The Geology of Belize’s Great Blue Hole

Great Blue Hole pic
Great Blue Hole pic
Great Blue Hole

Since 2002, Dr. Stu Steinman has treated patients at WestSports Medicine, a sports medicine practice in Norwalk, Connecticut. Recreationally, Dr. Stu Steinman enjoys traveling and scuba diving. One of his favorite trips involved diving the Great Blue Hole in Belize, one of the most famous dives in the world.

The walls of the Blue Hole limit the amount of sunlight that can enter the water, and poor air circulation creates a scarcity of nutrients. At a certain depth, water in the hole becomes anoxic. As a result, not much marine life lives in the hole.

The real reason to dive the Blue Hole is not the wildlife, but rather the geologic features. The Blue Hole, created by the collapse of an underwater cavern, is seen from above as a dark navy circle in the otherwise aquamarine water.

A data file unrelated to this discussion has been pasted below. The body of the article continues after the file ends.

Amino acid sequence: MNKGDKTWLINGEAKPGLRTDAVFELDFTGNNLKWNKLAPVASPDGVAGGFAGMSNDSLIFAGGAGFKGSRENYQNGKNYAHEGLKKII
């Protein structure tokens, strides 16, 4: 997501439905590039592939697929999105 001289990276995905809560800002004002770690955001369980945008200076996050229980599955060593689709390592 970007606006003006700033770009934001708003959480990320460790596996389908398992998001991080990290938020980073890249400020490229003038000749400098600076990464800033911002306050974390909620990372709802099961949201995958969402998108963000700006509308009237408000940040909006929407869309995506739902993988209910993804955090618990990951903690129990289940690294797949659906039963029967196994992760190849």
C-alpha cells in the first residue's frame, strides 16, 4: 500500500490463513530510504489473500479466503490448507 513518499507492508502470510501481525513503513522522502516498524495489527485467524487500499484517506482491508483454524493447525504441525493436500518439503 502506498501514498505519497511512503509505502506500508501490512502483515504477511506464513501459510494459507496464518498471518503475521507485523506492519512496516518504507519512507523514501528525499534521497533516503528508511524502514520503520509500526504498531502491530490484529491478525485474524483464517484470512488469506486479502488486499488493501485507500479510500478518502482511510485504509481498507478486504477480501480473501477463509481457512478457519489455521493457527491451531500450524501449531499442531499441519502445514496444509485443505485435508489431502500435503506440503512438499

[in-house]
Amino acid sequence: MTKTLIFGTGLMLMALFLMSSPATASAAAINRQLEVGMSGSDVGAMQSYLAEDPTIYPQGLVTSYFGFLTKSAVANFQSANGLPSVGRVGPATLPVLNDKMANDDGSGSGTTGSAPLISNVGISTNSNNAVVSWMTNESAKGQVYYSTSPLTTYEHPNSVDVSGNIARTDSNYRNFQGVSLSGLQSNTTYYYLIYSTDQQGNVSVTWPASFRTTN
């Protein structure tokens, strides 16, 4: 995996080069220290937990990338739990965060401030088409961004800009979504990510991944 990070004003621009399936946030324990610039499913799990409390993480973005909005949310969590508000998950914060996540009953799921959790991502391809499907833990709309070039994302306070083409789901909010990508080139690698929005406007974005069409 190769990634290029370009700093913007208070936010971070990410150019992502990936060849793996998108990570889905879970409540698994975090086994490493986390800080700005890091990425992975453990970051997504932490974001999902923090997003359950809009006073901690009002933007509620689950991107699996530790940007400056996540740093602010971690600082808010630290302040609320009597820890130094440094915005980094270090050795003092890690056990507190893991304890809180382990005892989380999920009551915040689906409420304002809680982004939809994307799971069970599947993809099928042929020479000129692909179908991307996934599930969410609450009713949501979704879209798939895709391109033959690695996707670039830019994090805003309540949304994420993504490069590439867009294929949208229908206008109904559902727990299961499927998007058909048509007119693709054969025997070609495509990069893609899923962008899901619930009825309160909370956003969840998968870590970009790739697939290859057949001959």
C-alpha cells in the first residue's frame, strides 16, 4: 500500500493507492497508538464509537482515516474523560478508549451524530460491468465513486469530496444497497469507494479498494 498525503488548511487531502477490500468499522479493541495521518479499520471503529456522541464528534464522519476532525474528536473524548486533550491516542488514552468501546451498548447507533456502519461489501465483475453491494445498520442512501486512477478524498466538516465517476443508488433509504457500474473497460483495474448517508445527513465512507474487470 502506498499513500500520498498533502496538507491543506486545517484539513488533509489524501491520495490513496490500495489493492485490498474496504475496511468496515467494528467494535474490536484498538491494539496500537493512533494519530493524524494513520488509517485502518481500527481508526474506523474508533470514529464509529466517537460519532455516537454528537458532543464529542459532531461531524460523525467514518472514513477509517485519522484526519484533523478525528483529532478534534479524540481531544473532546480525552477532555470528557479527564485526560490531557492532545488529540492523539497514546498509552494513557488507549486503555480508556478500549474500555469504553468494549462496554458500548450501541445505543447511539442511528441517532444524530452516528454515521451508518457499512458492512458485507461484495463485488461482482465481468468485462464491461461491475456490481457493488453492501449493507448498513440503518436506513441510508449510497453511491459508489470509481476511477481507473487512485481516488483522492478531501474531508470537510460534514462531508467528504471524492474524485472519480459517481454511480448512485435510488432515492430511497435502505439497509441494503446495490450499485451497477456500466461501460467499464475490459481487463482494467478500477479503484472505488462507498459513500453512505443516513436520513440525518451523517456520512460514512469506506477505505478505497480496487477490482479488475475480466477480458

A degree of stark beauty exists in the hole’s geology. As divers descend, they begin to see coral life fade as the light dims. They pass beautiful limestone formations and eventually hit a thermocline, a point at which the temperature drops significantly. Just below that is a gaping entrance to a recessed cave, the mouth of which is surrounded by 6-meter stalagmites and stalactites. At this point, divers start to understand the draw of the Blue Hole.